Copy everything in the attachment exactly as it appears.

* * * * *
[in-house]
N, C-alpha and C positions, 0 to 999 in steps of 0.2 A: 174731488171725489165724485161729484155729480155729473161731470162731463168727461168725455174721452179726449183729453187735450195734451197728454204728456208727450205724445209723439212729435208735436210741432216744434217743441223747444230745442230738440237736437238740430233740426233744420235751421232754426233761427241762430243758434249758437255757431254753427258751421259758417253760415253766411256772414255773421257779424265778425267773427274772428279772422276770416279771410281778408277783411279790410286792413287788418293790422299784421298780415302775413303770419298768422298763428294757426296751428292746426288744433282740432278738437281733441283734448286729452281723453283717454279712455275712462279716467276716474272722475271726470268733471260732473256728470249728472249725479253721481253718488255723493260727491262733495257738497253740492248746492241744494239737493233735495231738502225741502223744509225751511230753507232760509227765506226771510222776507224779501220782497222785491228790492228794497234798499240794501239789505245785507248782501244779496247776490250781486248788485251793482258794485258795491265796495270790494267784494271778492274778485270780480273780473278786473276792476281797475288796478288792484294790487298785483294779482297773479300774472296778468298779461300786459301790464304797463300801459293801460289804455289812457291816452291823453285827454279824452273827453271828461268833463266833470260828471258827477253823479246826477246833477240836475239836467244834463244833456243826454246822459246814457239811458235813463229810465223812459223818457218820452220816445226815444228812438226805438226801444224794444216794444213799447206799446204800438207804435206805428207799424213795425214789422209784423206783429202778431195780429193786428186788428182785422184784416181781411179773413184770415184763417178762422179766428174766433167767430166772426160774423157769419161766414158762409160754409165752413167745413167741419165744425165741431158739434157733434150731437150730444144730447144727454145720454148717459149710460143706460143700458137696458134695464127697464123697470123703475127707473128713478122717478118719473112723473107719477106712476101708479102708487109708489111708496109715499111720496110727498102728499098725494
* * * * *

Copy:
[in-house]
N, C-alpha and C positions, 0 to 999 in steps of 0.2 A: 174731488171725489165724485161729484155729480155729473161731470162731463168727461168725455174721452179726449183729453187735450195734451197728454204728456208727450205724445209723439212729435208735436210741432216744434217743441223747444230745442230738440237736437238740430233740426233744420235751421232754426233761427241762430243758434249758437255757431254753427258751421259758417253760415253766411256772414255773421257779424265778425267773427274772428279772422276770416279771410281778408277783411279790410286792413287788418293790422299784421298780415302775413303770419298768422298763428294757426296751428292746426288744433282740432278738437281733441283734448286729452281723453283717454279712455275712462279716467276716474272722475271726470268733471260732473256728470249728472249725479253721481253718488255723493260727491262733495257738497253740492248746492241744494239737493233735495231738502225741502223744509225751511230753507232760509227765506226771510222776507224779501220782497222785491228790492228794497234798499240794501239789505245785507248782501244779496247776490250781486248788485251793482258794485258795491265796495270790494267784494271778492274778485270780480273780473278786473276792476281797475288796478288792484294790487298785483294779482297773479300774472296778468298779461300786459301790464304797463300801459293801460289804455289812457291816452291823453285827454279824452273827453271828461268833463266833470260828471258827477253823479246826477246833477240836475239836467244834463244833456243826454246822459246814457239811458235813463229810465223812459223818457218820452220816445226815444228812438226805438226801444224794444216794444213799447206799446204800438207804435206805428207799424213795425214789422209784423206783429202778431195780429193786428186788428182785422184784416181781411179773413184770415184763417178762422179766428174766433167767430166772426160774423157769419161766414158762409160754409165752413167745413167741419165744425165741431158739434157733434150731437150730444144730447144727454145720454148717459149710460143706460143700458137696458134695464127697464123697470123703475127707473128713478122717478118719473112723473107719477106712476101708479102708487109708489111708496109715499111720496110727498102728499098725494